While there would obviously be a conflict in your handling representation of criminal defendants in municipal court wherein you preside from time to time as a substitute municipal judge, such a conflict would appear to be more personal in nature, rather than firm-wide and thus not imputed to your law partners.
Due to the personal nature of this conflict, and the conflict not being imputed to your remaining law partners, your law partners are therefore not prohibited from representing criminal defendants in the same municipal court where you, from time to time, preside as substitute judge, provided that the matters being handled by your law partners are in no way related to those matters which are presided over by you in your capacity as substitute judge.
The Disciplinary Commission would also encourage you to disclose to the governing body of the municipality that employs you in this substitute municipal court judge capacity that your law partners will continue to represent criminal defendants in municipal court, but only in those cases in which you have absolutely no connection or participation.
This determination is consistent with a previous decision of the Disciplinary Commission, specifically, RO-93-12, wherein the Commission determined that a lawyer could represent clients before a state agency even though that lawyer’s partner served as a hearing officer for the agency, provided that the lawyer’s representation involved matters completely unrelated to those in which the partner presided as a hearing officer. The Commission relied upon Opinion 1990-4 of the Committee on Professional Ethics of the Association of the Bar of the City of New York which had held that a lawyer or members of his firm could not represent claimants before a Commission for whom the lawyer served as an administrative law judge or a mediator. The qualification was that the lawyer served frequently and repeatedly as a part-time administrative law judge for this agency. On the other hand, the opinion also held that the lawyer and members of his firm would be allowed to represent claimants before this same commission if the lawyer served only occasionally and sporadically as a judge pro tempore.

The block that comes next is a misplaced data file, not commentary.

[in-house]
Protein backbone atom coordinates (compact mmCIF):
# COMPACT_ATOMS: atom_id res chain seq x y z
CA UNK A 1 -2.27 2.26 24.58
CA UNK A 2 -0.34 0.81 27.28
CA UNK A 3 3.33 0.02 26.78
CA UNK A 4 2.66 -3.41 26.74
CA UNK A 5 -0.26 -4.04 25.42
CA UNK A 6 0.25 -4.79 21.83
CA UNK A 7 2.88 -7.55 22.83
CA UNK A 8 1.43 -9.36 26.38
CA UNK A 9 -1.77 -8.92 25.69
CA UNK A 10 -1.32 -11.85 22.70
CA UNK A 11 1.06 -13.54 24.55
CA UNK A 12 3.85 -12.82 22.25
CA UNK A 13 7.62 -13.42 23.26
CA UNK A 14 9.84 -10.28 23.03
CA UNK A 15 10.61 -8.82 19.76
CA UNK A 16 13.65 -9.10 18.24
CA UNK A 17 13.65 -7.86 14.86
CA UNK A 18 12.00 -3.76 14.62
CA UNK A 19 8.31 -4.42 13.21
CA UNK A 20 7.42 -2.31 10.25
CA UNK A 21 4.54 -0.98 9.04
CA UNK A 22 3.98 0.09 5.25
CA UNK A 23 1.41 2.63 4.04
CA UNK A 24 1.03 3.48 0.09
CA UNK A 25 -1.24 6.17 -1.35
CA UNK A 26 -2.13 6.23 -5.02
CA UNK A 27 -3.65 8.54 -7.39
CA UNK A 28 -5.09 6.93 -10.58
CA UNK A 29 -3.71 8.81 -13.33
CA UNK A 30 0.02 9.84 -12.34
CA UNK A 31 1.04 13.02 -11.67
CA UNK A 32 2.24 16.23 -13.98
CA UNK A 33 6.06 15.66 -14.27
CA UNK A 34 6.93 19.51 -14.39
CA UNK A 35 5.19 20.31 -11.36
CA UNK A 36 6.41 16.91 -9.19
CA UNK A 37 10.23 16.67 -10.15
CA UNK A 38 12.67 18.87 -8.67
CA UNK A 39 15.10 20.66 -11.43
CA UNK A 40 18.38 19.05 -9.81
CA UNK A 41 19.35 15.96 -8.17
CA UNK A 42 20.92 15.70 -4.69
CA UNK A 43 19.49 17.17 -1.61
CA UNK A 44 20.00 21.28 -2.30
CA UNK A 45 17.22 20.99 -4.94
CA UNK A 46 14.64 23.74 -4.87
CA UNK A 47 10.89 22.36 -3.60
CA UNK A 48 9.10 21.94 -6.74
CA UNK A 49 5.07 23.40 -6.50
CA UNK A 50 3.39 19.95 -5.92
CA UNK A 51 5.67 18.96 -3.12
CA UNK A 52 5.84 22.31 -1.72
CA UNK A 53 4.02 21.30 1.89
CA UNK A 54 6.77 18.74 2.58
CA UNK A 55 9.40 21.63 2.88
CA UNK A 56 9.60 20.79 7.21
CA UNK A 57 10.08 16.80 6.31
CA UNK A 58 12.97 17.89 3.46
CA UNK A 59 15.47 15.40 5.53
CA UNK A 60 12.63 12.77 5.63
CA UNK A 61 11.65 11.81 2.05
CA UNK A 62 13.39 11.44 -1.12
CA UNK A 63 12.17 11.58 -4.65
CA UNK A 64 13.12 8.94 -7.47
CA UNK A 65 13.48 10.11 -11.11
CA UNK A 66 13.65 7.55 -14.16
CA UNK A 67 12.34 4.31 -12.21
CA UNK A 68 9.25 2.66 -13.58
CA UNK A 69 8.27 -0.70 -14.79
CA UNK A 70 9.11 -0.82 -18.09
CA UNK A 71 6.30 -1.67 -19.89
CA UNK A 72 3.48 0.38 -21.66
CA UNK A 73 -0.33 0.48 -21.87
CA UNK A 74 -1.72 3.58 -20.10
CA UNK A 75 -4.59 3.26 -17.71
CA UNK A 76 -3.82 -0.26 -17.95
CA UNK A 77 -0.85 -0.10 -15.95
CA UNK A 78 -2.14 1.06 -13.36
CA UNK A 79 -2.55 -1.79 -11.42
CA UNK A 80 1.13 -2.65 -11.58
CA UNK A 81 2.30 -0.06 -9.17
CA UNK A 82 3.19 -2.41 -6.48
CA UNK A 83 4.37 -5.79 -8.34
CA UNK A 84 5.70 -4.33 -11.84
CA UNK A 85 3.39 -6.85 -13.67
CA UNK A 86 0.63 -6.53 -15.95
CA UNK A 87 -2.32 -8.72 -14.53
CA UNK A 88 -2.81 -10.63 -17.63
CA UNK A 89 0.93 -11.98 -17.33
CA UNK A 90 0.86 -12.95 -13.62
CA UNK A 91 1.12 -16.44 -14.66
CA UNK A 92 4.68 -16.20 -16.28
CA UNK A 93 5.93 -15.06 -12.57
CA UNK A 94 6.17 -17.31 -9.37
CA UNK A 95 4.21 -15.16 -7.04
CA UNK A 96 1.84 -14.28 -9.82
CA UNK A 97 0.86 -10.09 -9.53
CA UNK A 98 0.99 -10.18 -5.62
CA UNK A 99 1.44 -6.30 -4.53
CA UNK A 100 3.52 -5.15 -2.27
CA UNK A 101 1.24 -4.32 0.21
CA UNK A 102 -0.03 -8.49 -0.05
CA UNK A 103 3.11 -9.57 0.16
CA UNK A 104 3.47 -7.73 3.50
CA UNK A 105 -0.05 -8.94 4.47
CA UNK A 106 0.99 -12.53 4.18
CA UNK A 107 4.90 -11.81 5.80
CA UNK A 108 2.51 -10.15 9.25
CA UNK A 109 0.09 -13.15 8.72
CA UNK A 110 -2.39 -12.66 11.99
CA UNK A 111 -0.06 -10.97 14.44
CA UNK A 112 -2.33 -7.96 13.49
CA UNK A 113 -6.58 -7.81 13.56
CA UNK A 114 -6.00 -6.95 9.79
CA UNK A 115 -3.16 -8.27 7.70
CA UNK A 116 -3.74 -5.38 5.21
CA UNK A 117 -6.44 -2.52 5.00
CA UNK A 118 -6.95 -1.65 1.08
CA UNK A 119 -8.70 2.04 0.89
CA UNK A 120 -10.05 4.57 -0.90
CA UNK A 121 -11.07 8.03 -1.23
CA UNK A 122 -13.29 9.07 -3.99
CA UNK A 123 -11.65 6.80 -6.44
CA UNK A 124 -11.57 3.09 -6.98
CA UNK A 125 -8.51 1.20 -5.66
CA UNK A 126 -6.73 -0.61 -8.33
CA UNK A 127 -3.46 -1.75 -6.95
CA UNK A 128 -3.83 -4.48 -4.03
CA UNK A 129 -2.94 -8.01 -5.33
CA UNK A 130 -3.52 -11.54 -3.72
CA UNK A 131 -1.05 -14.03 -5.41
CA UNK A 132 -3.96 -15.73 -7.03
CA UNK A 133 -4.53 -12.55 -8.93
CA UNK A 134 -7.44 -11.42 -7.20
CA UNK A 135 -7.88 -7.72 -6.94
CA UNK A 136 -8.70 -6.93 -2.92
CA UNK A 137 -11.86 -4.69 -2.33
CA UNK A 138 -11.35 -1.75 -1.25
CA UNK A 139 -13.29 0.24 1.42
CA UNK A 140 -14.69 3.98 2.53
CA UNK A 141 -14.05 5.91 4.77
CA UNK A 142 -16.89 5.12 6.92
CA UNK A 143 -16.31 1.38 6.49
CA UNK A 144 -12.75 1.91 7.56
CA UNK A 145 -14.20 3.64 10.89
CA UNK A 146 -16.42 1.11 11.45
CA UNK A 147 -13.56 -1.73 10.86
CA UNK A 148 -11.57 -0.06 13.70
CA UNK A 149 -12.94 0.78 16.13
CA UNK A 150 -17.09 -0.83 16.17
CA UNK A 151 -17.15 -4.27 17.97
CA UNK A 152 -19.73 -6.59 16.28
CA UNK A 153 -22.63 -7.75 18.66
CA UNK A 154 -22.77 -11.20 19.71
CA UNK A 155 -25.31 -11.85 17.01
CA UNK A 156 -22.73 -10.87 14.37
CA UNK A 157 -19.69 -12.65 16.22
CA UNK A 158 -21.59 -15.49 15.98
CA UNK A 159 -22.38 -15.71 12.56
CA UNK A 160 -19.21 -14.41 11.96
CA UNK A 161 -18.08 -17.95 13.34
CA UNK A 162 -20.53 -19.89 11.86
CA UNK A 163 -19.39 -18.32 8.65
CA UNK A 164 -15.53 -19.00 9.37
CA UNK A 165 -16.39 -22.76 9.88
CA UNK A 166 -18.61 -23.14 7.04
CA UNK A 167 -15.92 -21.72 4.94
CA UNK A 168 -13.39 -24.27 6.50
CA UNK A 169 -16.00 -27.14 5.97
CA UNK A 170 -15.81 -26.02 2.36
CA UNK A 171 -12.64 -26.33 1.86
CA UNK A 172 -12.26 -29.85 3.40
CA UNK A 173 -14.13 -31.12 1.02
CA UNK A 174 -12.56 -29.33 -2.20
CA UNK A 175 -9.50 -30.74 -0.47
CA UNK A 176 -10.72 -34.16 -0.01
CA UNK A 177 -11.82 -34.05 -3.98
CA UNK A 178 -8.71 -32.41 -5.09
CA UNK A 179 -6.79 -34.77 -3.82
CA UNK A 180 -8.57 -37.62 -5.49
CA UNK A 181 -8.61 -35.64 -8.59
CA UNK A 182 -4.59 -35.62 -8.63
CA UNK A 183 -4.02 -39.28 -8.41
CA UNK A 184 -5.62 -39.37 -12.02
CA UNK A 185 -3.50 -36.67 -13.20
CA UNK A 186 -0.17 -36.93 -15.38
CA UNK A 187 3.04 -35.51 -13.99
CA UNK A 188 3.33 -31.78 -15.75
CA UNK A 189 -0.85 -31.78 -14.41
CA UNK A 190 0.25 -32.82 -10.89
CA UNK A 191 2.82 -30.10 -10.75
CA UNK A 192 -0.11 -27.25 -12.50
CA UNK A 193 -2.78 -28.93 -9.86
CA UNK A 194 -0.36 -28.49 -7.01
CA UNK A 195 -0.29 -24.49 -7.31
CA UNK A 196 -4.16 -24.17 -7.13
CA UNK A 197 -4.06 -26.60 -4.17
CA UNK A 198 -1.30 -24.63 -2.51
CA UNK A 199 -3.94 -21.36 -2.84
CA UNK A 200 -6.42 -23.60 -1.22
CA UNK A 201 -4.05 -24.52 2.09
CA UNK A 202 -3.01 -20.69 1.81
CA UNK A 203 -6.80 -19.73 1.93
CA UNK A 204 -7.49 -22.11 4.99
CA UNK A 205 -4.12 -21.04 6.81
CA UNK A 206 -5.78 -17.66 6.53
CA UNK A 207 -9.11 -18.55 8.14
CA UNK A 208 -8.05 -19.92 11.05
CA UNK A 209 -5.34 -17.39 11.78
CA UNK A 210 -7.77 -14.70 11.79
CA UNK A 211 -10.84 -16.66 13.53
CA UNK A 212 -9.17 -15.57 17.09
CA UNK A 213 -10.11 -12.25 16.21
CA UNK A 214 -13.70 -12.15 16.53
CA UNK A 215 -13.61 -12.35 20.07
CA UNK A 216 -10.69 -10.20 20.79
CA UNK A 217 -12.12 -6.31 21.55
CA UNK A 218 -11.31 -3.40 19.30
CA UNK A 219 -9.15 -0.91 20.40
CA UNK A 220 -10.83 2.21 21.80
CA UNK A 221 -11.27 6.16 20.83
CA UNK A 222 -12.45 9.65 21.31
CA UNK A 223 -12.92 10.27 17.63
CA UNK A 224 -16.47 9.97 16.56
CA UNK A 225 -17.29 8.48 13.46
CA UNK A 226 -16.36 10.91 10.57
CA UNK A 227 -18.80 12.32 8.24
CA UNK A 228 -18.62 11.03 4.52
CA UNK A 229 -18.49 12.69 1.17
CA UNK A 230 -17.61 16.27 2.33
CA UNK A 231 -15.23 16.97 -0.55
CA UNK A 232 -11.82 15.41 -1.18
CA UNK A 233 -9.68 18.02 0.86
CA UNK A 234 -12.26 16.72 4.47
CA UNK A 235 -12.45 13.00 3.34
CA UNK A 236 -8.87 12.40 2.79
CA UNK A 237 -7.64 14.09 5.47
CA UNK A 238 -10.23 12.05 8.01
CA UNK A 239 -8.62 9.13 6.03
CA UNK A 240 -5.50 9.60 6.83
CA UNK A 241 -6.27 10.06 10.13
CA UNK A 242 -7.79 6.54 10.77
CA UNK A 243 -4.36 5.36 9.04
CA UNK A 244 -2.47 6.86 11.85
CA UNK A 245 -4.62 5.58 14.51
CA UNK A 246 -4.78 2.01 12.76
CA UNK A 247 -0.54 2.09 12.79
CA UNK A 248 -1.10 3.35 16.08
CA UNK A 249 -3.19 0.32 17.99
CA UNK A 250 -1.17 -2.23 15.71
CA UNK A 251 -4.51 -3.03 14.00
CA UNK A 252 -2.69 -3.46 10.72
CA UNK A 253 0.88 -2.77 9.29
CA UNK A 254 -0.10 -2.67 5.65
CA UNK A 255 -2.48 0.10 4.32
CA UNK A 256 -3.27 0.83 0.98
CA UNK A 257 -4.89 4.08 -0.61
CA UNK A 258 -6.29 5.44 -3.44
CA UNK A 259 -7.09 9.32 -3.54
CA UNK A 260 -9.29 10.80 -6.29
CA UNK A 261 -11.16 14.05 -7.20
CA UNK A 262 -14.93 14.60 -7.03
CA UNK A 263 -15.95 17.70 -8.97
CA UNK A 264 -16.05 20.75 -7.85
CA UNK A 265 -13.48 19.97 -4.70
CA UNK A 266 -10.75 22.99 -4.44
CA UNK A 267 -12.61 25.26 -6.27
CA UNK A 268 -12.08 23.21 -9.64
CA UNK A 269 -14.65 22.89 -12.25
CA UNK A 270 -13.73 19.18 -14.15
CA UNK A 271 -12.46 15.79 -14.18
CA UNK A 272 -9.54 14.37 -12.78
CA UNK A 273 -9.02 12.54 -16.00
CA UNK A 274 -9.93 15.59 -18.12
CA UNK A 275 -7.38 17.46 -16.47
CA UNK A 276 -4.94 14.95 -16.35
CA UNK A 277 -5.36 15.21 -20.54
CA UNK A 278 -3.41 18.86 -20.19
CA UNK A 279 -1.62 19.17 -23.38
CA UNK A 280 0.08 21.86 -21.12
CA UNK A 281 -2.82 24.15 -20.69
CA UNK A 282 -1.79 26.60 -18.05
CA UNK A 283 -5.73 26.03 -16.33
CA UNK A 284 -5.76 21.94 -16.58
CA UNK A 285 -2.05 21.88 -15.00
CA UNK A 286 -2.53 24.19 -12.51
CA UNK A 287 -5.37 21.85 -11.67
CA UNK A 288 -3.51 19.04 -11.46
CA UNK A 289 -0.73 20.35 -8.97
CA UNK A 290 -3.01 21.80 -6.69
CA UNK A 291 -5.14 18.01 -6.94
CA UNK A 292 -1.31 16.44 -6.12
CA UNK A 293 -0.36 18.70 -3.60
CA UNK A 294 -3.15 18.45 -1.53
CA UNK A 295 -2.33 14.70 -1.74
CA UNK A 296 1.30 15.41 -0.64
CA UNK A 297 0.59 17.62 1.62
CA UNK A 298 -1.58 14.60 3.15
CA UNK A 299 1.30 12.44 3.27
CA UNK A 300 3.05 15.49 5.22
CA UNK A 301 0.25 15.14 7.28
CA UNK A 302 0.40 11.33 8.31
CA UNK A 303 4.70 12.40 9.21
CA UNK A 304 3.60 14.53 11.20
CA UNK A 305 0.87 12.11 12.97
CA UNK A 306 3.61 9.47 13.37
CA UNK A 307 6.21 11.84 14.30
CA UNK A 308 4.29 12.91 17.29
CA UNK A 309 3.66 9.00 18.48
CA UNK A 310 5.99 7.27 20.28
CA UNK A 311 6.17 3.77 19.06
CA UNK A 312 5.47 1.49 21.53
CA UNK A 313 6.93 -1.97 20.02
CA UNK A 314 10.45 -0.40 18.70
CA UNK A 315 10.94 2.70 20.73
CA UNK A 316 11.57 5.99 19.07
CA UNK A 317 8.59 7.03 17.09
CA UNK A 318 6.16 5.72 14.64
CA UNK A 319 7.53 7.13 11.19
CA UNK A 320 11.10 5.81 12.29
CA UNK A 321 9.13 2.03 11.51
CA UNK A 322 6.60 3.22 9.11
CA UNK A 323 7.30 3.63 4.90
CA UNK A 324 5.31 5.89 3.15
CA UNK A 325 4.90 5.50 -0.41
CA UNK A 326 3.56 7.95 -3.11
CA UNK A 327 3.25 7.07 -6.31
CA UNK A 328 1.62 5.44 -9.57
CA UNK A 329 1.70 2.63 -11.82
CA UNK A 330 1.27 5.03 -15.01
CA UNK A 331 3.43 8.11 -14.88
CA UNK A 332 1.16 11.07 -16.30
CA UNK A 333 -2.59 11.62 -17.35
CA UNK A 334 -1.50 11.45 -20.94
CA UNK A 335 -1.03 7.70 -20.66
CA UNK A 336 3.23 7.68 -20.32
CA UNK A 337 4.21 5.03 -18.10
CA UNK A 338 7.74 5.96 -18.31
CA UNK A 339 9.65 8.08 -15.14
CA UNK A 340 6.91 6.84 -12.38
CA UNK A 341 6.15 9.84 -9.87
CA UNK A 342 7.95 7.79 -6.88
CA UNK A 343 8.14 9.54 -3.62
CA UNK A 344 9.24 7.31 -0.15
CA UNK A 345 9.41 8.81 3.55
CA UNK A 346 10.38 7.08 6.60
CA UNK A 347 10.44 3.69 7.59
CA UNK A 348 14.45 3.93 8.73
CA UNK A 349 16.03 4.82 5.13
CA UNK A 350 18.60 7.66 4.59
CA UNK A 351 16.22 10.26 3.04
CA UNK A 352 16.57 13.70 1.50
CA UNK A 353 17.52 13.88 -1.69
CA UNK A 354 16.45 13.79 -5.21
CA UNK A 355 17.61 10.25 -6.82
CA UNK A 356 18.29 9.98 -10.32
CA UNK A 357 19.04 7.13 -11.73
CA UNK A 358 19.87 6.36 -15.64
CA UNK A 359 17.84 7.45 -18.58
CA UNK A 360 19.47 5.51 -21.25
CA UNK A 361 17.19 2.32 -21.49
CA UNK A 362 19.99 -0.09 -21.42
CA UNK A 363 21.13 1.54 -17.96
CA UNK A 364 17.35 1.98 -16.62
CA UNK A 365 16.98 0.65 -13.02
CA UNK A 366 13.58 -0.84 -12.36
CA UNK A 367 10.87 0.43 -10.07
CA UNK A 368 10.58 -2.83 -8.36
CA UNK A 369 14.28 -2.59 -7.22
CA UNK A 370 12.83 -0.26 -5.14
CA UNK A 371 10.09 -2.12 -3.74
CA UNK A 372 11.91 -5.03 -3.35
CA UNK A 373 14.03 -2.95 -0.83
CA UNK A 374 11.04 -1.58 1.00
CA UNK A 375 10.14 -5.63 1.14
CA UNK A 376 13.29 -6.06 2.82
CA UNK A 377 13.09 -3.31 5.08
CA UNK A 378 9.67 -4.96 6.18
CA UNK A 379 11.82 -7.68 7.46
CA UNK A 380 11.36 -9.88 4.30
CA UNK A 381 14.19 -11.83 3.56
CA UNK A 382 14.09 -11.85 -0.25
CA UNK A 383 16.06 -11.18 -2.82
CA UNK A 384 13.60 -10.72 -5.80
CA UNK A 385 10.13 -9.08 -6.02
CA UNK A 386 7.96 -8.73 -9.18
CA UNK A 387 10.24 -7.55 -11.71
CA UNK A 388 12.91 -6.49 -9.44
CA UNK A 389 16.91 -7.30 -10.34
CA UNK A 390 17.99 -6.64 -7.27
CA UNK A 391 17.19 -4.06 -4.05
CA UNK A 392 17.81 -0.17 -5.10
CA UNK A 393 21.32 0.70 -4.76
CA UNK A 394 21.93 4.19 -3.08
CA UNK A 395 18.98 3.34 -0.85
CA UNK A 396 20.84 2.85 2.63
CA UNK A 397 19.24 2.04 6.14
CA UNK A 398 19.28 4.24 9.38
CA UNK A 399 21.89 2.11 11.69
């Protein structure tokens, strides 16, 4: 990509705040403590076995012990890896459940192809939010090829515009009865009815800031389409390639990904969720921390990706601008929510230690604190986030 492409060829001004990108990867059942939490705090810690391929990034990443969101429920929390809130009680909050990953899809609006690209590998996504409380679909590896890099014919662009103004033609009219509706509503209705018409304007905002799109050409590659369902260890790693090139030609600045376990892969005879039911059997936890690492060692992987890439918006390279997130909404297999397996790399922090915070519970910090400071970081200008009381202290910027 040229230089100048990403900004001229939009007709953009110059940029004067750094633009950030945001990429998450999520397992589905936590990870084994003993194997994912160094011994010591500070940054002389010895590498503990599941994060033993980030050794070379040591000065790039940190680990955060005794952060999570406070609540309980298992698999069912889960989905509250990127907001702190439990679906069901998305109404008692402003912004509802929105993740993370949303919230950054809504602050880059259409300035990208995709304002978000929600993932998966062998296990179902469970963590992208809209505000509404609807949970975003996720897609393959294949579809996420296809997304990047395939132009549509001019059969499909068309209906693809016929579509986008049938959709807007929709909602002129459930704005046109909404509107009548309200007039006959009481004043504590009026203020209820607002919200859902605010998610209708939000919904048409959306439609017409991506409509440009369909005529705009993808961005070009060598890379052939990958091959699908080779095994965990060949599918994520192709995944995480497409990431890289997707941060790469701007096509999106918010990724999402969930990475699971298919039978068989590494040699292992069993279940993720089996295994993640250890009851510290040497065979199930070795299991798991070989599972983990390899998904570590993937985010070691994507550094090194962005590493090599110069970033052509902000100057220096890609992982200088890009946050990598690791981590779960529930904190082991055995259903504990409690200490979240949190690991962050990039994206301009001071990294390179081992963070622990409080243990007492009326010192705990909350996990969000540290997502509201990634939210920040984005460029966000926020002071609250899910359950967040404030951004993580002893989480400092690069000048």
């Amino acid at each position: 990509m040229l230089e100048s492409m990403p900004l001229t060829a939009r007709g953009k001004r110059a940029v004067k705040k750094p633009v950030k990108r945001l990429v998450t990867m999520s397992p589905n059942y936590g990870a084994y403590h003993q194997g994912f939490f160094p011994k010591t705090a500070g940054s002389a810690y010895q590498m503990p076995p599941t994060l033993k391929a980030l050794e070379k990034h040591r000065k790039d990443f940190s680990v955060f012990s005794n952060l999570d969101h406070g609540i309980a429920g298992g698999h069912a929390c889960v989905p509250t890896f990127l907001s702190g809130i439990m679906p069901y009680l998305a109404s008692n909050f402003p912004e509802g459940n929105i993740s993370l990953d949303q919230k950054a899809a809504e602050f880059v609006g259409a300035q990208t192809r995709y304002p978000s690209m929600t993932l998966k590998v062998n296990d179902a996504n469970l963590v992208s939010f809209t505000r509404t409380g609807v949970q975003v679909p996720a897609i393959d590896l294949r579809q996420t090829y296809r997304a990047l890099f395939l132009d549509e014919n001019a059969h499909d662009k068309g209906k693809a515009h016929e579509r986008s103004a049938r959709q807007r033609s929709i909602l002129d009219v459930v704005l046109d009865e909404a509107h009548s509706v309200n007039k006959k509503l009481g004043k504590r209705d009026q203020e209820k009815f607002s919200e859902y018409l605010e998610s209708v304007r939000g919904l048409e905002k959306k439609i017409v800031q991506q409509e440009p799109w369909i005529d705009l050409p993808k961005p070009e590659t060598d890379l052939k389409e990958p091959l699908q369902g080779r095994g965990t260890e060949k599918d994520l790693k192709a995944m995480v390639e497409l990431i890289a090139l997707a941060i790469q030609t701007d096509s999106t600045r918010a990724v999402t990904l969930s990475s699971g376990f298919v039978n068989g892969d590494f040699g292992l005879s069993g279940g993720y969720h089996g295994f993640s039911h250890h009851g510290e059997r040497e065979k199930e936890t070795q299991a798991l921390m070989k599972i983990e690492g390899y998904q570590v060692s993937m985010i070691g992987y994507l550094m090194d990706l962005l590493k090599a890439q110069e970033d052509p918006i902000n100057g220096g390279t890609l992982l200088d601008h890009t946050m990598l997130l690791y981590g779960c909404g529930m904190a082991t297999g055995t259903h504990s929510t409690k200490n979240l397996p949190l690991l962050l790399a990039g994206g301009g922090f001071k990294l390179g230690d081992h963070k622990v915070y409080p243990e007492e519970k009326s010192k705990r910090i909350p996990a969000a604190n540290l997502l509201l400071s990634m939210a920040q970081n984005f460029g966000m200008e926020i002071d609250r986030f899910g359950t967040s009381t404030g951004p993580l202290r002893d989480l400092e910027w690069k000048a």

The Commission also pointed out, consistent with other opinions and provisions of the prior Code of Professional Responsibility, that the frequency of a lawyer as a part-time judge or administrative hearing officer would dictate whether that lawyer or his law partners could represent clients before those same agencies or boards.
The Commission would reference Rule 8.4 which concludes that it is professional misconduct for a lawyer to state or imply an ability to influence improperly a government agency or official. Pursuant to this provision, the Commission obviously considers the frequency of appearance as administrative law judge or hearing officer a primary factor in determining whether the law partners of such a hearing officer or substitute judge could represent clients before the same agency or tribunal.
Absent such frequency, the Commission is of the opinion that your infrequent service as substitute municipal court judge does not prohibit your remaining law partners from handling cases for clients appearing in this same court provided that you are in no way involved in or connected with said proceedings.